Right now, the small band of people working at Sputnik are looking to avoid the Linux hype of the late '90s. They're pitching their products to a few dozen companies and to a couple of West Coast cities. The hardware is so cheap these says, Sifry says, with network cards as low as $40 apiece and nothing but an old or stripped-down computer needed to run the access point software, that a tech-minded city could set up an extensive Sputnik network for a few thousand dollars.
Right now, the three founders aren't actively seeking venture capital dollars, Tyde says. "Quite frankly, we're not looking for the kind of money we've seen raised in the wireless space," he says. "We're not looking for a $15 million dollar hit. The best way to fund a company is through revenues. There's a certain side of me that says, 'Why take money?' "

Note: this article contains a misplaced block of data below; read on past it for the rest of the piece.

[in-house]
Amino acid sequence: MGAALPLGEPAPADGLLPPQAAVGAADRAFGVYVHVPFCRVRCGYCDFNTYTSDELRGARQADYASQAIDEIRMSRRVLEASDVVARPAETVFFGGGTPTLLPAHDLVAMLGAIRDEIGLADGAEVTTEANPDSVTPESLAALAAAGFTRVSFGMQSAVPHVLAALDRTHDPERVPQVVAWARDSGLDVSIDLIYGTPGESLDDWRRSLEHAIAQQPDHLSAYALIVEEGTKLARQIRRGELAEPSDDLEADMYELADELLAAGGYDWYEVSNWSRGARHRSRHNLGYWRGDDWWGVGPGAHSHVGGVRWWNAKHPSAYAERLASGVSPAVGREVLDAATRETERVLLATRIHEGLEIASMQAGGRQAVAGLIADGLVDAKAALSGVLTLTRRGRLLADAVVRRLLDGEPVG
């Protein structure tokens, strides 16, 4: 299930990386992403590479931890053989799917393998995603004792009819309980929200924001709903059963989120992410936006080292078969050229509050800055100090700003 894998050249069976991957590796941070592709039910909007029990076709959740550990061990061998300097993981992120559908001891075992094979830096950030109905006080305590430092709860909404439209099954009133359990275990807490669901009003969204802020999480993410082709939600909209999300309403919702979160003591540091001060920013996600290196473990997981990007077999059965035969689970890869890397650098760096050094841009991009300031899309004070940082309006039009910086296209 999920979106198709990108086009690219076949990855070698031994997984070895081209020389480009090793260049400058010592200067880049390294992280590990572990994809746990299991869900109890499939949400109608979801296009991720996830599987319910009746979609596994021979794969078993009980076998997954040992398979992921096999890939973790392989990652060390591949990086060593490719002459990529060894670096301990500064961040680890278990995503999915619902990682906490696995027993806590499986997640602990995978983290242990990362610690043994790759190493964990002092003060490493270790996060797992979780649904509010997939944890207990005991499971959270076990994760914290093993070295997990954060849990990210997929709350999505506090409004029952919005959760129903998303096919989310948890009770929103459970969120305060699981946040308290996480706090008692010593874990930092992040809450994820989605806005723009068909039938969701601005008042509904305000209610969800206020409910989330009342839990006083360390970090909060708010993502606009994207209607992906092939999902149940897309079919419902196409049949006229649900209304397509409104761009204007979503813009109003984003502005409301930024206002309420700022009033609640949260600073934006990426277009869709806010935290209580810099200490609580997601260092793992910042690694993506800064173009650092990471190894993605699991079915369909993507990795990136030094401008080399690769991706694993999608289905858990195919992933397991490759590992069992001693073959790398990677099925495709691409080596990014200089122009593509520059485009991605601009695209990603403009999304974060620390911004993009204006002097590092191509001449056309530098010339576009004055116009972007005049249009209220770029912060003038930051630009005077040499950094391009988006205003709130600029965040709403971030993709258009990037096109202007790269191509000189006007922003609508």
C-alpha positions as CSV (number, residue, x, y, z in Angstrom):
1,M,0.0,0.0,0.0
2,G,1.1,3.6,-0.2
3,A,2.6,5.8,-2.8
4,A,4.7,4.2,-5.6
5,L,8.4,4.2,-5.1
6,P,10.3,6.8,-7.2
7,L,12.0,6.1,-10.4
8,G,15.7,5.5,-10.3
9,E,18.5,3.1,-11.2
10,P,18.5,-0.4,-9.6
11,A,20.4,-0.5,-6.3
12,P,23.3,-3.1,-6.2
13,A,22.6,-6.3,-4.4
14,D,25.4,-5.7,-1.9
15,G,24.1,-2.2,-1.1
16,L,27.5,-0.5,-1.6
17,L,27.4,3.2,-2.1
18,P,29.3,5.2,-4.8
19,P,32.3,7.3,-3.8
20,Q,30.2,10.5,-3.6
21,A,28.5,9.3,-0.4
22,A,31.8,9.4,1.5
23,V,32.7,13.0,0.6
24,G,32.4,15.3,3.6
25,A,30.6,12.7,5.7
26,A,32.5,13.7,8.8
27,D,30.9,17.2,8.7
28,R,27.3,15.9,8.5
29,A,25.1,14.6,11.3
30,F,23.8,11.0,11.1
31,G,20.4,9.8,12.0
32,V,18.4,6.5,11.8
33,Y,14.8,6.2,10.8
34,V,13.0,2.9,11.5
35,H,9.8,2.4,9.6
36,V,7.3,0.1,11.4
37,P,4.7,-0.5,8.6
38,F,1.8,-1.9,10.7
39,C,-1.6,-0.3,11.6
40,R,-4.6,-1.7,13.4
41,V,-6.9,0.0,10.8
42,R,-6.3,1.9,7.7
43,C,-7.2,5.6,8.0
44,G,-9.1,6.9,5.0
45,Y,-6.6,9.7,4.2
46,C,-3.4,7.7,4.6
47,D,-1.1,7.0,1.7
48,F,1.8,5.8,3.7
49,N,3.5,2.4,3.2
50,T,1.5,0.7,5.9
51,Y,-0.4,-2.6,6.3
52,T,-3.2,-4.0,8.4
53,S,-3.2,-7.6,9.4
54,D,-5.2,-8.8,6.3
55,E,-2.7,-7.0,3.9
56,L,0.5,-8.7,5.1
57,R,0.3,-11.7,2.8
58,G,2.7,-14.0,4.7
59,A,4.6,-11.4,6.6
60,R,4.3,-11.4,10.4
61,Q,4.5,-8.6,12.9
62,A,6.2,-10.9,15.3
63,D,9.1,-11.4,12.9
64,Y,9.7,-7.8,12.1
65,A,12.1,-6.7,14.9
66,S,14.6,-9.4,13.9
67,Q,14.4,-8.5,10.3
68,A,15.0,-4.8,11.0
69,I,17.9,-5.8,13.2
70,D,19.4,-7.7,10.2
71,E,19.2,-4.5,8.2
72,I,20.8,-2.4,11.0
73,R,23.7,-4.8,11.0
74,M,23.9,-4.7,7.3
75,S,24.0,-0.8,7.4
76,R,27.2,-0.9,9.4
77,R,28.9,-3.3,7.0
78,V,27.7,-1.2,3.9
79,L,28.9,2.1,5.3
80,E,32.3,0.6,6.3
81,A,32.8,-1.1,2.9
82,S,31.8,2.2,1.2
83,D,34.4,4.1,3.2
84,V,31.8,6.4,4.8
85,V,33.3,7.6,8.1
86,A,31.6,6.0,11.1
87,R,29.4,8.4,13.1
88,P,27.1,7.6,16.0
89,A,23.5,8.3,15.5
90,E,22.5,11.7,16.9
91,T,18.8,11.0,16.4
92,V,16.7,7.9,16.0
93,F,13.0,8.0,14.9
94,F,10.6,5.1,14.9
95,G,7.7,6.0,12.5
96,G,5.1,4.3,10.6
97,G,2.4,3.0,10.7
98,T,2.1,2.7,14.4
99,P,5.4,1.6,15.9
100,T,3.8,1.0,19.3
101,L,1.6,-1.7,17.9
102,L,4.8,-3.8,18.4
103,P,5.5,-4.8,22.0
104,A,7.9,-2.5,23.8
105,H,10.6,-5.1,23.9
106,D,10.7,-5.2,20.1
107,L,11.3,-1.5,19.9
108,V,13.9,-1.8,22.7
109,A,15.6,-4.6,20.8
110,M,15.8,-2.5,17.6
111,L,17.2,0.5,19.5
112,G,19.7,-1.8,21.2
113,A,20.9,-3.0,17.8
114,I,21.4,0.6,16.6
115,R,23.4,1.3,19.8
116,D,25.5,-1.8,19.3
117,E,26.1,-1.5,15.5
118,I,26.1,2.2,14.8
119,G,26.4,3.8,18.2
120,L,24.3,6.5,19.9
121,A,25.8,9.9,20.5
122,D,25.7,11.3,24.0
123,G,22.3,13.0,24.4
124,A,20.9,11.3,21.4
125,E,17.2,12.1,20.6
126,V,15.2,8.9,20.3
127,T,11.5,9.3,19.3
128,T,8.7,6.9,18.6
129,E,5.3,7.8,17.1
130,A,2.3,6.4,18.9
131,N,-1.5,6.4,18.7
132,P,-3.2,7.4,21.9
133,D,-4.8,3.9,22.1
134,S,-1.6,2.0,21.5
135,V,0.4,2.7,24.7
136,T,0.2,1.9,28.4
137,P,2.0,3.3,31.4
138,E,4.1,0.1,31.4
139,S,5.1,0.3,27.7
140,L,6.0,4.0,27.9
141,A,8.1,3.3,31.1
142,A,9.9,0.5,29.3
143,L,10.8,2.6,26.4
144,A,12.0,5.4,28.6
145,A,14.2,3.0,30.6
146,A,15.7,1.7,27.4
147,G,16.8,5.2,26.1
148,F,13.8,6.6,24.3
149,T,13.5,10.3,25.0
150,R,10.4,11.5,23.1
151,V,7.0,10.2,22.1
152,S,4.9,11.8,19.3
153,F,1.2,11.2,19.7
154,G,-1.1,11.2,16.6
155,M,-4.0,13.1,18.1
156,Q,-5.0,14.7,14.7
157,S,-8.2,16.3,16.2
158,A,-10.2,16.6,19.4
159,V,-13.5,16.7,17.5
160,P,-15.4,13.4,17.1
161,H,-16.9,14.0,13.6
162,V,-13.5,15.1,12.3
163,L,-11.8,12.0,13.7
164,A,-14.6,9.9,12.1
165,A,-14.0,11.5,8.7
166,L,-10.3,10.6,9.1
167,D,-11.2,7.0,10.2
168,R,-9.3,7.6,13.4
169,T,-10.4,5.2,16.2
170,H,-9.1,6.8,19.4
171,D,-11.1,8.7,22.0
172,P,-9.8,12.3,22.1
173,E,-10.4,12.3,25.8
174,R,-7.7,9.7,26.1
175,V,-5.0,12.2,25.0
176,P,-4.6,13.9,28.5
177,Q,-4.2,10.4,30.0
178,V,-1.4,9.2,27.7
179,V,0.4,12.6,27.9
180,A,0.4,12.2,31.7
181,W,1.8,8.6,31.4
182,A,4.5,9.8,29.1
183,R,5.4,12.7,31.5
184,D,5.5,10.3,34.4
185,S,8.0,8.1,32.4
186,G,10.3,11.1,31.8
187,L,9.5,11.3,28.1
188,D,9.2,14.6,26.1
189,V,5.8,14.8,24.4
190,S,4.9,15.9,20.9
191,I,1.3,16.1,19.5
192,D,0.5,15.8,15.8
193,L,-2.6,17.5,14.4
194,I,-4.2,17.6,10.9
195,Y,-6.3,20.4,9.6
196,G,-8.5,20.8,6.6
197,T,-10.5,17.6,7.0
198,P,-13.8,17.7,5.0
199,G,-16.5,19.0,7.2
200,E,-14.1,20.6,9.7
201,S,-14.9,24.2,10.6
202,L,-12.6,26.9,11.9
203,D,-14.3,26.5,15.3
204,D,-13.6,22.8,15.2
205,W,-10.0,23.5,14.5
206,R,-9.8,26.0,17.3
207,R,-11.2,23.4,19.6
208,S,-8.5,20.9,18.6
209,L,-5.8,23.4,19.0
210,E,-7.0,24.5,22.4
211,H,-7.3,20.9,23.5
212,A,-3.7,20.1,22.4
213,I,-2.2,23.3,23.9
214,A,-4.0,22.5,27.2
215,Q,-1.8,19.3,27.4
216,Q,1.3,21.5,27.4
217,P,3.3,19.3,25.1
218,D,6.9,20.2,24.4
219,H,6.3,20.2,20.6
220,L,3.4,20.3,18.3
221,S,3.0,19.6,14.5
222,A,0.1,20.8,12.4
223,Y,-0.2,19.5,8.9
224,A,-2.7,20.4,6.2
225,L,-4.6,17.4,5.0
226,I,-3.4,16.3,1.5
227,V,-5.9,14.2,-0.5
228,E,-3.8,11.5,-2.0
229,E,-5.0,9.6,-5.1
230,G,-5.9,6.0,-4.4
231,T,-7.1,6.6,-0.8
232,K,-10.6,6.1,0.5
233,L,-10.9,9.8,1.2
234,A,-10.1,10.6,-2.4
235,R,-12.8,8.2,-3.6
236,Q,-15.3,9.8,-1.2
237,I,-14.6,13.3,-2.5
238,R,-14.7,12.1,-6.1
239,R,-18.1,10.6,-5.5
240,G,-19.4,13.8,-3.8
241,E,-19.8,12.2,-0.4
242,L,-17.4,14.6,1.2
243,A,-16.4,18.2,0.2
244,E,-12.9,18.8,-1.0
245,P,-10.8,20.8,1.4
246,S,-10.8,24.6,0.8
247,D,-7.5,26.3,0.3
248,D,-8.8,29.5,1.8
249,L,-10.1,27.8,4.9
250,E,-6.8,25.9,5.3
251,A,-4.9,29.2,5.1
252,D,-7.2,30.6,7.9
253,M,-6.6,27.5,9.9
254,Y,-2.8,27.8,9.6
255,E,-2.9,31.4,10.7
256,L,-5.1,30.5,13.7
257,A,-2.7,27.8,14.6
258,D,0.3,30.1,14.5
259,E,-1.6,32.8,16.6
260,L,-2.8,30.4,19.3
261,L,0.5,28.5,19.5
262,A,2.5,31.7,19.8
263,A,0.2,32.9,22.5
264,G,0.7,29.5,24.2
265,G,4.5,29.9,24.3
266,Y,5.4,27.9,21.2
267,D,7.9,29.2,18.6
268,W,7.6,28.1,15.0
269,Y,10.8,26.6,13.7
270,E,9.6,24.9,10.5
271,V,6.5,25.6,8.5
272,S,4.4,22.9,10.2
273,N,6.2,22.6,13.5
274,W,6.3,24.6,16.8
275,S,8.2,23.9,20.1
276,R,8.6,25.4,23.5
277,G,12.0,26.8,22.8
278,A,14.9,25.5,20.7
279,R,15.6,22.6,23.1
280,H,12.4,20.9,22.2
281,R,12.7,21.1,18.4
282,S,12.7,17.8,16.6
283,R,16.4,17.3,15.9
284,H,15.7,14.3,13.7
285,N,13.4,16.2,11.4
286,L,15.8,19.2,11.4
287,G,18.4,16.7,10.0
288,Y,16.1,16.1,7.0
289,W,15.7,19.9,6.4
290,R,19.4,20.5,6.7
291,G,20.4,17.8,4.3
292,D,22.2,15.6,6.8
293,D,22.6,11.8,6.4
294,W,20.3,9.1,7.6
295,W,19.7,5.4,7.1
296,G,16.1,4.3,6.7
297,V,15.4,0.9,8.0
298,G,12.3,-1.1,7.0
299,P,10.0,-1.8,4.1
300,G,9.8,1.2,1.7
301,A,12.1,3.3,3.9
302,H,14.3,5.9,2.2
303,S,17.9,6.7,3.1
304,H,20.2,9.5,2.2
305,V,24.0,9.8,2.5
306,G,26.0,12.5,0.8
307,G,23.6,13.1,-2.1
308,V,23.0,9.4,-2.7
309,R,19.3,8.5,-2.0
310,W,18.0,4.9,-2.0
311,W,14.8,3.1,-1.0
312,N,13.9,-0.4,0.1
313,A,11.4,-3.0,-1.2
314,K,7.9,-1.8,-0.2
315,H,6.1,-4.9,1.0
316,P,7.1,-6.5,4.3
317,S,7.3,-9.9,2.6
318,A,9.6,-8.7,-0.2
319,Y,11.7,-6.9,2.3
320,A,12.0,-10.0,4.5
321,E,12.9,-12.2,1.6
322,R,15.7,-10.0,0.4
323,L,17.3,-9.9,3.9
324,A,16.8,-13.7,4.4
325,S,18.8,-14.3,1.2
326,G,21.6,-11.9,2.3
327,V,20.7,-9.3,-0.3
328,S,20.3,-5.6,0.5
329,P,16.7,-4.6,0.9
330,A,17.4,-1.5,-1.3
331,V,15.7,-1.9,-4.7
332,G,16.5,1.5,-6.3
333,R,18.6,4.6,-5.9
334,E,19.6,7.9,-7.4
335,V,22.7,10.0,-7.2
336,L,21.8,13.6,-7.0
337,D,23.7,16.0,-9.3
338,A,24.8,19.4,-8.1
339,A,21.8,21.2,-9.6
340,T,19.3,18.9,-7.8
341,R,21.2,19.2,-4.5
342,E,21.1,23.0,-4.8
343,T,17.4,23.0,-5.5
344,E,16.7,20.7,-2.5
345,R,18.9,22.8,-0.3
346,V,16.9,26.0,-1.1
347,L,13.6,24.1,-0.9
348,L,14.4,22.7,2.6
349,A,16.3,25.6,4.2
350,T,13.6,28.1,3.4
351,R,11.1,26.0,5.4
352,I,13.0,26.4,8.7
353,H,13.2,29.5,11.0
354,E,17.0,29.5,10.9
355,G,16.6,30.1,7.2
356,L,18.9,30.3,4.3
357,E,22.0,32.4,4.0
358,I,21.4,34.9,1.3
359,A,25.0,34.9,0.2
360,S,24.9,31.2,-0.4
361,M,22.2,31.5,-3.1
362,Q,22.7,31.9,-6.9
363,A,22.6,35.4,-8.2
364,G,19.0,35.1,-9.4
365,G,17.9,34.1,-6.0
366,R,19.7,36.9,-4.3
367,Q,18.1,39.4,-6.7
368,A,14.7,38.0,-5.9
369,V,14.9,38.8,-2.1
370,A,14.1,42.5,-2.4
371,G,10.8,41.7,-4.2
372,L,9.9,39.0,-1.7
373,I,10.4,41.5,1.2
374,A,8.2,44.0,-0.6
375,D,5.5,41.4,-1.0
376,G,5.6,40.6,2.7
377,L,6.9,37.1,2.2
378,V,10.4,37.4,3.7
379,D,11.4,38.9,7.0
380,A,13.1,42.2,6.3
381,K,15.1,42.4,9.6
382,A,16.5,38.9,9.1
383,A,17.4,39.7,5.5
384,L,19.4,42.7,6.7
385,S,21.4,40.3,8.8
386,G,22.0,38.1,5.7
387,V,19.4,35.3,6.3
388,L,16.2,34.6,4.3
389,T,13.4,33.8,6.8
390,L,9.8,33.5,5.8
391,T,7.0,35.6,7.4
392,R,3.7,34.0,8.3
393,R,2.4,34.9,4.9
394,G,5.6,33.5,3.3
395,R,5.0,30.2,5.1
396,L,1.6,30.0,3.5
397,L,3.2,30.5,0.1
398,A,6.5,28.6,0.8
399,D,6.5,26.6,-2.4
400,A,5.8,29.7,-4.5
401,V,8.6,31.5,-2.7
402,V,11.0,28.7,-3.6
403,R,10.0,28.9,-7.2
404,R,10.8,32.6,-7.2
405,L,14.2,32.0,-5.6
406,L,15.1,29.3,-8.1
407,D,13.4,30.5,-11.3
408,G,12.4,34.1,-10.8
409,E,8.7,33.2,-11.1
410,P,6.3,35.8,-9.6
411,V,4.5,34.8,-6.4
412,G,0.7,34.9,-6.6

Next up is a developers' site, scheduled for launch in a couple of weeks. Tyde sees all kinds of applications for wireless networks, from voice over IP to downloading movies to your laptop from a gas station's Sputnik network while you're gassing up the minivan.
"For the community side, it's going to take time," Tyde says. "It's going to be one of those things where the code will slowly improve, hopefully we'll get some developers and they'll give us a hand. In terms of building a useful community networking tool, we're there. We want to see it happen."